who had her house burnt down by her husband (now ex) burning candles and going out of the room and forgetting. (It was very Thomas Hardy as the insurance letter was on the table and got burnt so they were not insured. )
Another person who needs our help:
Poor Vitriolica has come up against the madness of the education system. It is a different system against which I come up or which Kate's daughter DETESTS and which Kate detests on behalf of daughter 2, (who does not want to read yet) , but nevertheless it is THE education system in general.
Sunday, October 02, 2005
We were a bit concerned as we have always liked the venue here. But we were looked after like we were the treasured guests of royalty...
... The grub was good and the rooms warm and comfy. The staff were all sweetie pies.
There were some funny things though.
Like the too-quiet -listen-to-music in the background. Always there but never able to be really identifiable. Bit irritating in fact.
Then there was the whole cutlery thing going on ... the tables were laid with cutlery on plates, on serviettes. So the waiters have the ritual of coming to each person and taking the cultery and serviette of the plate and taking the plates away. The plate was never used for food, just cutlery. Why? What is that about? Am I uncouth? It was a mystery.
Maybe it is a special new grammar that is coming out.
Perhaps it is fashionable.
Maybe Becks and Posh do it??
Aaaaaanyway, the weekend was great, kicking off with Bob Lingard talking about
This is a model for teaching produced by a team Bob worked with while in Queensland; it evolved through a huge piece of research and has been written about in a range of publications from the team.
Allan Luke is continuing the good work in Singapore now.
Suffice to say our students loved what Bob had to say and were excited by what he had to say about teachers and their ability to make a difference through professional pedagogies.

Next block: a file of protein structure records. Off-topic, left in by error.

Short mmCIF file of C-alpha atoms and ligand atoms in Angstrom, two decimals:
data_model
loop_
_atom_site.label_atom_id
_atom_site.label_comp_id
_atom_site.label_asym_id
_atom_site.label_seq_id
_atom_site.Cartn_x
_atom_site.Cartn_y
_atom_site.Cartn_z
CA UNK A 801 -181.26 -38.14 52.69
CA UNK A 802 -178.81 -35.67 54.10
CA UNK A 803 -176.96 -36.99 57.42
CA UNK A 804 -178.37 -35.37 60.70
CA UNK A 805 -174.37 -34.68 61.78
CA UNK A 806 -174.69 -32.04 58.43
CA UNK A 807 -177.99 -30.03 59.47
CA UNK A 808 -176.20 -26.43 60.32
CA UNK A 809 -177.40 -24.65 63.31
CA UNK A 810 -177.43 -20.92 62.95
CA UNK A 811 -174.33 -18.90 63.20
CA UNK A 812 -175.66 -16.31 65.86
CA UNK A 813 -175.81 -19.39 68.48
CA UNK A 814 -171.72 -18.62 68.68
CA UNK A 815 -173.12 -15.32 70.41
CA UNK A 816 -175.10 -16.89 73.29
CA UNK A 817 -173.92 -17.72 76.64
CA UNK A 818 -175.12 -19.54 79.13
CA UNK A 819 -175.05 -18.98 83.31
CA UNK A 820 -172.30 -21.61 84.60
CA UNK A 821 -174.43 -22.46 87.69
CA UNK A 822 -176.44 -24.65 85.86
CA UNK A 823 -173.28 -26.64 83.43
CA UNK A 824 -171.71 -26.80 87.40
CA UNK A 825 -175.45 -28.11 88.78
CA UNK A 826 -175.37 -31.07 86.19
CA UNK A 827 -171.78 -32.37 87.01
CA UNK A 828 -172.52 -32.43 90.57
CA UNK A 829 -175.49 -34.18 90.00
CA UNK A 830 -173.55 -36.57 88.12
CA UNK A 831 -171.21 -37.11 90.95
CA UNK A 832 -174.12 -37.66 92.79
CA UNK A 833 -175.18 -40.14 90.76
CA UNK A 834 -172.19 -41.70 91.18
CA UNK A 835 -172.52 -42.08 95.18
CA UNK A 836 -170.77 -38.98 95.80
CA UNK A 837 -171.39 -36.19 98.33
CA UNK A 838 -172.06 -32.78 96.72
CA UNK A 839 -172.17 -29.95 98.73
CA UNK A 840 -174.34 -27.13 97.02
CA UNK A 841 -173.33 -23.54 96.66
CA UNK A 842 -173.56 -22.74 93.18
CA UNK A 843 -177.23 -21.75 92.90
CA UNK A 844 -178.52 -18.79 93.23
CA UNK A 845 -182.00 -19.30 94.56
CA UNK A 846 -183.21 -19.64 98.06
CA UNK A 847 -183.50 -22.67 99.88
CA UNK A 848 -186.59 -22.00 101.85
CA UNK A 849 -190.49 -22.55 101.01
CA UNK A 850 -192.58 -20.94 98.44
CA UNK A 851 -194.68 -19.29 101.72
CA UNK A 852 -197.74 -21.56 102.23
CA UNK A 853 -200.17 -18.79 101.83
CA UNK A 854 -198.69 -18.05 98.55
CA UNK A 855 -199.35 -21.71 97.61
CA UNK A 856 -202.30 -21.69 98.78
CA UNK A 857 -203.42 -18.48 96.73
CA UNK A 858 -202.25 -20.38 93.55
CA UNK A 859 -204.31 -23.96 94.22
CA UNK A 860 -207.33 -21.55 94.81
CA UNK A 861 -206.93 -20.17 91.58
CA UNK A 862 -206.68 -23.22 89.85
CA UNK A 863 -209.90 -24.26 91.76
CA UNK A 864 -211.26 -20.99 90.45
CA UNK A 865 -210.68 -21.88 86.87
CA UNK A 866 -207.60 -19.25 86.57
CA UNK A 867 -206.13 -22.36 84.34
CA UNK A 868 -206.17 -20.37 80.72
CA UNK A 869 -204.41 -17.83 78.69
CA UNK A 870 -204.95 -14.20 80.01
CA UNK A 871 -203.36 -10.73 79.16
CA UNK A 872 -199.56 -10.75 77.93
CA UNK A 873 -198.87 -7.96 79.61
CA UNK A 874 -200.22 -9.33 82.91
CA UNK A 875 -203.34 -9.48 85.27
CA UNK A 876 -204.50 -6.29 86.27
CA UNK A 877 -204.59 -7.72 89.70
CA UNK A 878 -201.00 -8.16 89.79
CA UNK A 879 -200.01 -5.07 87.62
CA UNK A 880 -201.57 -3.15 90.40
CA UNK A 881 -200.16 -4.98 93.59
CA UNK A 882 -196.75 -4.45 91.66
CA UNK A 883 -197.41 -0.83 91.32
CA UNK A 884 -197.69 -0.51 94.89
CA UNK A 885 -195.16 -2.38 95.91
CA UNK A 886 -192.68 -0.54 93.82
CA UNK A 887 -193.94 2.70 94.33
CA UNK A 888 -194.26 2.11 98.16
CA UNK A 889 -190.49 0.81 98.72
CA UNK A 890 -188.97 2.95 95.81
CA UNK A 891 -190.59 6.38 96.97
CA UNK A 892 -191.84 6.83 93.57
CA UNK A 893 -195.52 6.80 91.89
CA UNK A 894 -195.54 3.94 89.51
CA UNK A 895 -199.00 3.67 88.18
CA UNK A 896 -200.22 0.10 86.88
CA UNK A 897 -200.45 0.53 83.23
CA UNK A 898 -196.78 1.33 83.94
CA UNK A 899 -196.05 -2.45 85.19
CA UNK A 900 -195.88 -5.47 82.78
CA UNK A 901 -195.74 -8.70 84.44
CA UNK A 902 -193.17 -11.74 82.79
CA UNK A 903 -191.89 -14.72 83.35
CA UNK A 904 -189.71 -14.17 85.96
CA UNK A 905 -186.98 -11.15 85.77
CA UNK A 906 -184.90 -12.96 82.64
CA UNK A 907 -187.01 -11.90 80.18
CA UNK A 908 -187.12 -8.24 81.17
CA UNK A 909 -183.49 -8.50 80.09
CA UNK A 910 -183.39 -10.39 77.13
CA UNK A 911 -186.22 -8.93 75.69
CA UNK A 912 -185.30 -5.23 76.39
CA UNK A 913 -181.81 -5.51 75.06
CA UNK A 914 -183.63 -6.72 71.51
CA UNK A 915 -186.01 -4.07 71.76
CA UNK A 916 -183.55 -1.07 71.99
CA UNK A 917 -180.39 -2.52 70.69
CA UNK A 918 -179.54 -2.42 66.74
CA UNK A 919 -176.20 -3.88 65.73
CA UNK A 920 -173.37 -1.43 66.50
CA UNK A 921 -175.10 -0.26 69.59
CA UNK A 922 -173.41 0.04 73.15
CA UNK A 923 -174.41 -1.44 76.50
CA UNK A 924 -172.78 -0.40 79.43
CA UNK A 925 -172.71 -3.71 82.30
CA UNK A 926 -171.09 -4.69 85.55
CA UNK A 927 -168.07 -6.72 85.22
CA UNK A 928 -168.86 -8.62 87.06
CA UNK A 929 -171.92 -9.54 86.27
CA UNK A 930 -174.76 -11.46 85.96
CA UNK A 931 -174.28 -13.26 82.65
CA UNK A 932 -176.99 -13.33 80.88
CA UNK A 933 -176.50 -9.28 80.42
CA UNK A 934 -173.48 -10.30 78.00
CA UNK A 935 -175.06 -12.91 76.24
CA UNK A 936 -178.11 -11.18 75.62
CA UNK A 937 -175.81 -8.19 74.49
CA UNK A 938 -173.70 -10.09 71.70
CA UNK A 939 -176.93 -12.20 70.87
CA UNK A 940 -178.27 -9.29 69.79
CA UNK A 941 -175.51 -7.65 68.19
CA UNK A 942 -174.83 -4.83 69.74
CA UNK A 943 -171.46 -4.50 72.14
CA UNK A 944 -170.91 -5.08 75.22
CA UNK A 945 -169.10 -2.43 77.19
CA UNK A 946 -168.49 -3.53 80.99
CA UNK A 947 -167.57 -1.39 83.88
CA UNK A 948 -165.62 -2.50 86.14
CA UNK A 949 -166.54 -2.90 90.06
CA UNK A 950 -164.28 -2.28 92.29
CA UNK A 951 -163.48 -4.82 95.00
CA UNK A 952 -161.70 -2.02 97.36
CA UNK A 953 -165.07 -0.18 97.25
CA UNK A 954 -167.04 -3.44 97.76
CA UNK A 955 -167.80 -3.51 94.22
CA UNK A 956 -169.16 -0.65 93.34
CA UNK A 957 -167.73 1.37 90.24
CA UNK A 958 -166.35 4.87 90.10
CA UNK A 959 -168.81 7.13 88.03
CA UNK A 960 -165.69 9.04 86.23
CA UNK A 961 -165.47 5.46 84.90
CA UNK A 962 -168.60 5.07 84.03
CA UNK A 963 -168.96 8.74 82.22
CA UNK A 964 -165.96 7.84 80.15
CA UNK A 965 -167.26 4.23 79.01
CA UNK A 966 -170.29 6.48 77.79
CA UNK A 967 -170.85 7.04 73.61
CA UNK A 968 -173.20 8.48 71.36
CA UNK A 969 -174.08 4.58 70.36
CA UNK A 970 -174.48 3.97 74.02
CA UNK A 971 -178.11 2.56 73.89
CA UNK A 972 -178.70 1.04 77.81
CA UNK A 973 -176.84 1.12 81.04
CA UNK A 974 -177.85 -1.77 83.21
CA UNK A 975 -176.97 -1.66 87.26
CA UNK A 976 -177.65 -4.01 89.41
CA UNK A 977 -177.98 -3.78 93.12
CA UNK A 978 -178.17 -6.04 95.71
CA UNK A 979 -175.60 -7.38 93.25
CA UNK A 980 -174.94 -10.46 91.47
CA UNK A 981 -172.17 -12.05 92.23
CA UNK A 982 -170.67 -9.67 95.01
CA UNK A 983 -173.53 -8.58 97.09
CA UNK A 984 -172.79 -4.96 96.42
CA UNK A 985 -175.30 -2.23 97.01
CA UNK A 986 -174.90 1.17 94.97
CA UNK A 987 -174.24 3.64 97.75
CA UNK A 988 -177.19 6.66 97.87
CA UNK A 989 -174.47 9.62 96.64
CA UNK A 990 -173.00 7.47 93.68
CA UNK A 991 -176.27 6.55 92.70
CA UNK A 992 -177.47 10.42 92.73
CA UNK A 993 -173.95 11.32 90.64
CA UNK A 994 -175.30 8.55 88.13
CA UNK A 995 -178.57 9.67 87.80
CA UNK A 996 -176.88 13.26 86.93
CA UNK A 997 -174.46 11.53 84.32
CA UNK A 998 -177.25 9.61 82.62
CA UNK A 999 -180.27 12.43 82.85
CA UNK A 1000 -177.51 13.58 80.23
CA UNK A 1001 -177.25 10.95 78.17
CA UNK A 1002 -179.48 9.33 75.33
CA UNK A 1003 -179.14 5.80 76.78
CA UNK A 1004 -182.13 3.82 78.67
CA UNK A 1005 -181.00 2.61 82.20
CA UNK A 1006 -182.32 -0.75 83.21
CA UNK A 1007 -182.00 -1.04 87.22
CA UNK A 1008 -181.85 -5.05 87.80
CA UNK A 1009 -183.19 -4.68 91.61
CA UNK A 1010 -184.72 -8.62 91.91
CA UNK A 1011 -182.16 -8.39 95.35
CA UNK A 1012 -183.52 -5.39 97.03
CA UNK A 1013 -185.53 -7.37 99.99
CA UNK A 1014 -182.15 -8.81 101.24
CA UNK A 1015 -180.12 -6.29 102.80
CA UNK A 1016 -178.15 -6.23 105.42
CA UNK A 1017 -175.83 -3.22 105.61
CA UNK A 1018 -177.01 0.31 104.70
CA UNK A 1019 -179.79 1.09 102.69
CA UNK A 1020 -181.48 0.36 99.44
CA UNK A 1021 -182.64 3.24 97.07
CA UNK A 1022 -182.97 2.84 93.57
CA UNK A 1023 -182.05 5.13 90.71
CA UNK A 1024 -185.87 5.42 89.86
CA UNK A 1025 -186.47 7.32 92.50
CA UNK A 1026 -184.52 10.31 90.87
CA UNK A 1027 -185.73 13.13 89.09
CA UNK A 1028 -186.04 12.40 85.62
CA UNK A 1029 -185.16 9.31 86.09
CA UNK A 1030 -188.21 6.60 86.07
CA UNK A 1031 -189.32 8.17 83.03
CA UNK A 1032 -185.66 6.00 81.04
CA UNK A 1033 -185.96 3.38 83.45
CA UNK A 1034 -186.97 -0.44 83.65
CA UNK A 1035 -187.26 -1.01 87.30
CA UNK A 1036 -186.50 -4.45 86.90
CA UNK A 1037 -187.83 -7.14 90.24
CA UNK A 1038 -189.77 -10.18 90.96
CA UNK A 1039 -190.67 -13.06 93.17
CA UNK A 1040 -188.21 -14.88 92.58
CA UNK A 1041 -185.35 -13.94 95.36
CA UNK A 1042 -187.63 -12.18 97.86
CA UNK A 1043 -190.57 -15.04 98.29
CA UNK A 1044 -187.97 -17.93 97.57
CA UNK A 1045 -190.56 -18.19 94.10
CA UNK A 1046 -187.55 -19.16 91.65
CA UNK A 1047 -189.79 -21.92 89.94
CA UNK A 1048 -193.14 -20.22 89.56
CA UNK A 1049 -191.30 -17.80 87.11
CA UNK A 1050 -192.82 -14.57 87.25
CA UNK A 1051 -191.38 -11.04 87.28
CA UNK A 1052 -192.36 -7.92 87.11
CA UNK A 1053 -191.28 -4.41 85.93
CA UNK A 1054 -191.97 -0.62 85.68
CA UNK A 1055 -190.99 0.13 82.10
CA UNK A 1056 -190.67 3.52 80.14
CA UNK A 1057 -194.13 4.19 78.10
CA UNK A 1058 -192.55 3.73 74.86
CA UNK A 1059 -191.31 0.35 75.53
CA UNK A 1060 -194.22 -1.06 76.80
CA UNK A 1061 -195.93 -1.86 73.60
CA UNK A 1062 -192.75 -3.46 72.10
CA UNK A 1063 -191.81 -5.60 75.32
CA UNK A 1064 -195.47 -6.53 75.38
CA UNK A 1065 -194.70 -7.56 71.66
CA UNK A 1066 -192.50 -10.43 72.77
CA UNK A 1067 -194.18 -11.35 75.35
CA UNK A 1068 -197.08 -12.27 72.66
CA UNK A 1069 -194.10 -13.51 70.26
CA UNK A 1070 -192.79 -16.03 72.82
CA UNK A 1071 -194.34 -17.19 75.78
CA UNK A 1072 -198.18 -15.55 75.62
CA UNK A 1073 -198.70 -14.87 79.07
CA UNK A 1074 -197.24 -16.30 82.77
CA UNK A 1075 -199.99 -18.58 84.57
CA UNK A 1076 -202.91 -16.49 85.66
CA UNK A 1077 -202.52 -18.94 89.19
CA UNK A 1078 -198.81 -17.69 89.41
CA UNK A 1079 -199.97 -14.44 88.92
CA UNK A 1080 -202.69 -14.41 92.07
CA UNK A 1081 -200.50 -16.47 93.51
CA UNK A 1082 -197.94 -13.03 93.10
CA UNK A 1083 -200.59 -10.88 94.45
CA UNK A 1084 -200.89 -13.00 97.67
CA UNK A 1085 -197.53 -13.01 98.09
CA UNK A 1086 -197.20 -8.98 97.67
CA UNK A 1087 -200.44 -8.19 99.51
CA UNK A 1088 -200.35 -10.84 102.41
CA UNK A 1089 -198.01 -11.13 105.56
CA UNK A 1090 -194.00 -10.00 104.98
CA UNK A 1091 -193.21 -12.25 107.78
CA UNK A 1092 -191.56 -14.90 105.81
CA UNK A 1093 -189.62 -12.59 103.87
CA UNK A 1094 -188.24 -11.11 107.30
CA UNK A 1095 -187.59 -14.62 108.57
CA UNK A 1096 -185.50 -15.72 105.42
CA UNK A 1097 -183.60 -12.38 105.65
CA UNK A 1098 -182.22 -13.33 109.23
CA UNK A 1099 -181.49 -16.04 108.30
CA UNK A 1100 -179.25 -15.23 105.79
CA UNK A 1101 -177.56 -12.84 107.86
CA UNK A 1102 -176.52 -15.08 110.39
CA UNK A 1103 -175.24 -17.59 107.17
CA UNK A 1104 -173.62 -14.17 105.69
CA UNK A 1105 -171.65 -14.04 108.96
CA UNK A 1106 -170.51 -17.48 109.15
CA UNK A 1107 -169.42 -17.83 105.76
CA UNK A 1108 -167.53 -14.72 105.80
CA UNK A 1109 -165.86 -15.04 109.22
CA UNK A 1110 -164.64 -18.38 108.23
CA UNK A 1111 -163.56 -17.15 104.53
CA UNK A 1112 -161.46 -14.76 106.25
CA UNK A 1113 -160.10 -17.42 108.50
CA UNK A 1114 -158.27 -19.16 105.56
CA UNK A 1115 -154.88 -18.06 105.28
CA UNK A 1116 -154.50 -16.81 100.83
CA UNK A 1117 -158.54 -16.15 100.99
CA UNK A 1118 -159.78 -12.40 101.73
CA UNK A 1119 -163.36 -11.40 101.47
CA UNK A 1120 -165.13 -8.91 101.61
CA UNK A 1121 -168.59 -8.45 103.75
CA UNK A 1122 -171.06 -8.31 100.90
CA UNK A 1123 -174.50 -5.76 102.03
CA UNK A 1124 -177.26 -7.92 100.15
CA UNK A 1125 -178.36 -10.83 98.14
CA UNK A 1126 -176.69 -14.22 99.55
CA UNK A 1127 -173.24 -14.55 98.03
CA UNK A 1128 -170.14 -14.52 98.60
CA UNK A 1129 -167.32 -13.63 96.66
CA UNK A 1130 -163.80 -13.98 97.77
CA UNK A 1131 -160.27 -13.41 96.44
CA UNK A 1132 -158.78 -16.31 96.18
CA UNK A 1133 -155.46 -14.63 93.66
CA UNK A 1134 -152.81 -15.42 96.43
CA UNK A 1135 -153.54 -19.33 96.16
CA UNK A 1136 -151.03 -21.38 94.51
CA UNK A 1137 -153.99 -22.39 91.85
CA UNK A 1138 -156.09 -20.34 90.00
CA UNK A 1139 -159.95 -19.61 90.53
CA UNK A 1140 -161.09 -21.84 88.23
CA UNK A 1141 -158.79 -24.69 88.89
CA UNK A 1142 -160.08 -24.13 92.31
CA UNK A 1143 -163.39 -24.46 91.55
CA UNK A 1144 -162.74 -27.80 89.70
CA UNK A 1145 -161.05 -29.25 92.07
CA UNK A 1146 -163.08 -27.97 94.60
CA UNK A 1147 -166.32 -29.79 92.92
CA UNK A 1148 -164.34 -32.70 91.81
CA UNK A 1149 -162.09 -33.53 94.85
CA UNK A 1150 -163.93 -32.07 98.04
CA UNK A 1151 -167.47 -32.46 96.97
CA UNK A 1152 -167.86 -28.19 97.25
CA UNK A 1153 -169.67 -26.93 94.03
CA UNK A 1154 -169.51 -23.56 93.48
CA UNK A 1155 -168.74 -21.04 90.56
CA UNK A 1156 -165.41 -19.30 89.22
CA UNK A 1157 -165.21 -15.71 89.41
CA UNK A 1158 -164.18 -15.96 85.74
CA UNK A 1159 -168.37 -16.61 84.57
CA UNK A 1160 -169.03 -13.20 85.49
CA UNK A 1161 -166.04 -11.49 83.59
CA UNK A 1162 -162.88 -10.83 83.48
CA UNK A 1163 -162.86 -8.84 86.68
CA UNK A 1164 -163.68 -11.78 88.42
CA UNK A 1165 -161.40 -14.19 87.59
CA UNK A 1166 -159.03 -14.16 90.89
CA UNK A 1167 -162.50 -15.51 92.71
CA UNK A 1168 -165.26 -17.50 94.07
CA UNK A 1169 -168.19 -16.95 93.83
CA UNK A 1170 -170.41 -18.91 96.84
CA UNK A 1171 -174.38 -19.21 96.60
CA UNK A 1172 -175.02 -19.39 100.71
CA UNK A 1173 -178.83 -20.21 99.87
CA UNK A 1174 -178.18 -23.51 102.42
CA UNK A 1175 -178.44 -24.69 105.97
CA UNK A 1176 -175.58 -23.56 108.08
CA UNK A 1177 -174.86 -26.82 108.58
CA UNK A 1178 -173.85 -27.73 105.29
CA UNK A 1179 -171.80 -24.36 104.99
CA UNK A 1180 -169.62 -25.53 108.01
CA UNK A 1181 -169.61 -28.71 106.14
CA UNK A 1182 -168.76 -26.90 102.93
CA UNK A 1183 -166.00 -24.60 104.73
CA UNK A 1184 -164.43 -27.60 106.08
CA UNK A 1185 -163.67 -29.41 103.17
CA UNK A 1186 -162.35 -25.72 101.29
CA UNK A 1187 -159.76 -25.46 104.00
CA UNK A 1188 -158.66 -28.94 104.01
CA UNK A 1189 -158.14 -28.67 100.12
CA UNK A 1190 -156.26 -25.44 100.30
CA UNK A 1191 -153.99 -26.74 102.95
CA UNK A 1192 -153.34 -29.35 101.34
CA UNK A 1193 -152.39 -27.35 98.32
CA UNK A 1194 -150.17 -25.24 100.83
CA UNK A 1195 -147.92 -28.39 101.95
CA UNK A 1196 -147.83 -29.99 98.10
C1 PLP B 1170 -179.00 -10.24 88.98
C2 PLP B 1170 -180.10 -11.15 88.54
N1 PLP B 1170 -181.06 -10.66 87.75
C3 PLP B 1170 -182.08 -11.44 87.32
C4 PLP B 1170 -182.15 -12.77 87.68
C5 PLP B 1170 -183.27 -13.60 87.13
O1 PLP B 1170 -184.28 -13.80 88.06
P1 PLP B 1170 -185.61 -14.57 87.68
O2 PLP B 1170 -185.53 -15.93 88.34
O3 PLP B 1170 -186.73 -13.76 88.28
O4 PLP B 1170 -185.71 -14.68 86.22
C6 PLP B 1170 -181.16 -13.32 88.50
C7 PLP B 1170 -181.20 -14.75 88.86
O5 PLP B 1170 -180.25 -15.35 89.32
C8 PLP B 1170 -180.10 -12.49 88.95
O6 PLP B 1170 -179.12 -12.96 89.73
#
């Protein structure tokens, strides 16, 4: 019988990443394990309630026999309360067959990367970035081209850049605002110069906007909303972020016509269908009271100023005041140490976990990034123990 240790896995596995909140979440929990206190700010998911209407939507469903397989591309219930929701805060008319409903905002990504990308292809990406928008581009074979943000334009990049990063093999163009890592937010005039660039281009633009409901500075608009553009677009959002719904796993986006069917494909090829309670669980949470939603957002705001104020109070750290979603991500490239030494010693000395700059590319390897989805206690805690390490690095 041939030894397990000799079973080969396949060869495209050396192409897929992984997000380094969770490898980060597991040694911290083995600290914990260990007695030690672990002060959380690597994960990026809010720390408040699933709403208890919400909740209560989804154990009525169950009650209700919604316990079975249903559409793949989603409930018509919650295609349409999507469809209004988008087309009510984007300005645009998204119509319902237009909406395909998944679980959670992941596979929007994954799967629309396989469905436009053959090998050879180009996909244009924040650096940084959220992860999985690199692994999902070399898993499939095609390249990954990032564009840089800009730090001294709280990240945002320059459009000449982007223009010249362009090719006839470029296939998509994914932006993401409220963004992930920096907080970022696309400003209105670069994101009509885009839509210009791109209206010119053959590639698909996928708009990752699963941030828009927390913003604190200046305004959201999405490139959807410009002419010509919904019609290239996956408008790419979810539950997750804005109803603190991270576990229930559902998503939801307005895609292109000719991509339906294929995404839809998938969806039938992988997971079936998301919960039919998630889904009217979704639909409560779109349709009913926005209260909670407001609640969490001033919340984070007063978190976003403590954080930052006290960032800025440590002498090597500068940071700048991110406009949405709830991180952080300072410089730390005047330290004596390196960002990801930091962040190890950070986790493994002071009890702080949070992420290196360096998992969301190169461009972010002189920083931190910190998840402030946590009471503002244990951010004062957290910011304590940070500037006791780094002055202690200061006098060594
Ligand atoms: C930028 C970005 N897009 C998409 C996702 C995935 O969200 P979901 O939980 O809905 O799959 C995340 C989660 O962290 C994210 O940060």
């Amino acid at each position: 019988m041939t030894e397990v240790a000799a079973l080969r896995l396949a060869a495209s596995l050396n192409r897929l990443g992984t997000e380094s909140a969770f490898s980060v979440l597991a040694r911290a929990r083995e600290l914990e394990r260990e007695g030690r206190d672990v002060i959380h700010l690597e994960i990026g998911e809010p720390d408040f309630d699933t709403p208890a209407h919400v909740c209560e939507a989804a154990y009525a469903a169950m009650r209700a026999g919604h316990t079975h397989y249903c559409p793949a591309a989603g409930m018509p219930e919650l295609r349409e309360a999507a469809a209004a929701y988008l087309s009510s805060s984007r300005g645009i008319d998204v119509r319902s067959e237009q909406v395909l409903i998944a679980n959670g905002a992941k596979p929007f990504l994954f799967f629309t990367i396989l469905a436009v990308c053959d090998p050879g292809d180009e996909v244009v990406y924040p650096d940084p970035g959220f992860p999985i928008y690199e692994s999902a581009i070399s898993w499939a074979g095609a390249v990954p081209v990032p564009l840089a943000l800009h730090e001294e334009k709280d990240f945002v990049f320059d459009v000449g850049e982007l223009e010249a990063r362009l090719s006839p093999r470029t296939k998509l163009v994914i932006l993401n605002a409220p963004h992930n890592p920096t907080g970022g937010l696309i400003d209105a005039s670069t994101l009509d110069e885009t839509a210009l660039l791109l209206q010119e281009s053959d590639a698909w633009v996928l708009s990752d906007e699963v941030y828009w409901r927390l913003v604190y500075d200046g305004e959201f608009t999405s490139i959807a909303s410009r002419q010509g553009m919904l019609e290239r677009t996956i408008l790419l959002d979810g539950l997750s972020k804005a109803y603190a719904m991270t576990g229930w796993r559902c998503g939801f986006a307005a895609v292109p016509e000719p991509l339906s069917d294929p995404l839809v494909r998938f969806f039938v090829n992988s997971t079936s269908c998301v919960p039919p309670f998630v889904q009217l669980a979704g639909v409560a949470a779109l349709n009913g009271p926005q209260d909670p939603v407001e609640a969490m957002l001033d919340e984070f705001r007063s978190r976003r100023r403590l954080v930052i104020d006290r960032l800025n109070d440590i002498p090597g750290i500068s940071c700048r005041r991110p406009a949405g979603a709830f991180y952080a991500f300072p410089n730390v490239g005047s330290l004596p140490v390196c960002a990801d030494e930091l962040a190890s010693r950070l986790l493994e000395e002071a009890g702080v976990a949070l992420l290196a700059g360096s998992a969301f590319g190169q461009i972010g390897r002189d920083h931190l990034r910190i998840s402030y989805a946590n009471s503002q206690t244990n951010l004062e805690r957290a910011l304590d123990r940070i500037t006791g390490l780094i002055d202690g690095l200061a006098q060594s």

We also had Mark Vicars talking about life history research; I was really interested in what he had to say about the usefulness of GOSSIP of ways into life history work... fascinating stuff. I am going to look these up (as Mark recommended):
Leach, M (1997) Feminist figurations: gossip as a counter discourse. Qualitative studies in education vol 10, no 5 305-314Blum Kulka, Shoshana. (2000).
Gossipy events at family dinners: Negotiating Sociability,presence and the moral order. In, Justine Coupland (ed.) Small Talk. London: Longman.213-240.
They sound good, don't they?
Kate's work on her Turkish person, who she has been working with for years looking at her literacy and languae practices also was really fascinating and we all wanted to be a fly on the wall. Kate is learning Turkish now as she is realising the importtance of understanding the nuances of the language and the idea of taking on someone's vision through the frame of their cultural Discourses/discourses. She is having her paper on this matter published here soon. The paper is not out yet but some of the work is in here. I can't wait for her paper to come out ...
David's stuff on Critical Analysis went down brilliantly as usual and all in all it was a good weekend. (I rambled on a bit about blogging, Flickring and play theory , but that was all.)
I was so excited this week to see these fab posts on the play blog.
Anyhoooo, another tough week coming up with loads of teaching, a few deadlines and then a weekend school. Oh well the following week SHOULD be easier and I am lucky enough to have a REALLY interesting job.
- Family Coup
- Julia Needs An Ass Woopin'
- How to eat a small child
- The Learning Federation!!
- No Comment
- Carnivals and Concert Halls
- Dr Kate's Arty facts
- Another missed blog post
- Another meme
- new meme
- Last year
- online and in touch
- Know your onions
- Help for Kate
- One more thing
- Weekend school
- ▼ October (22)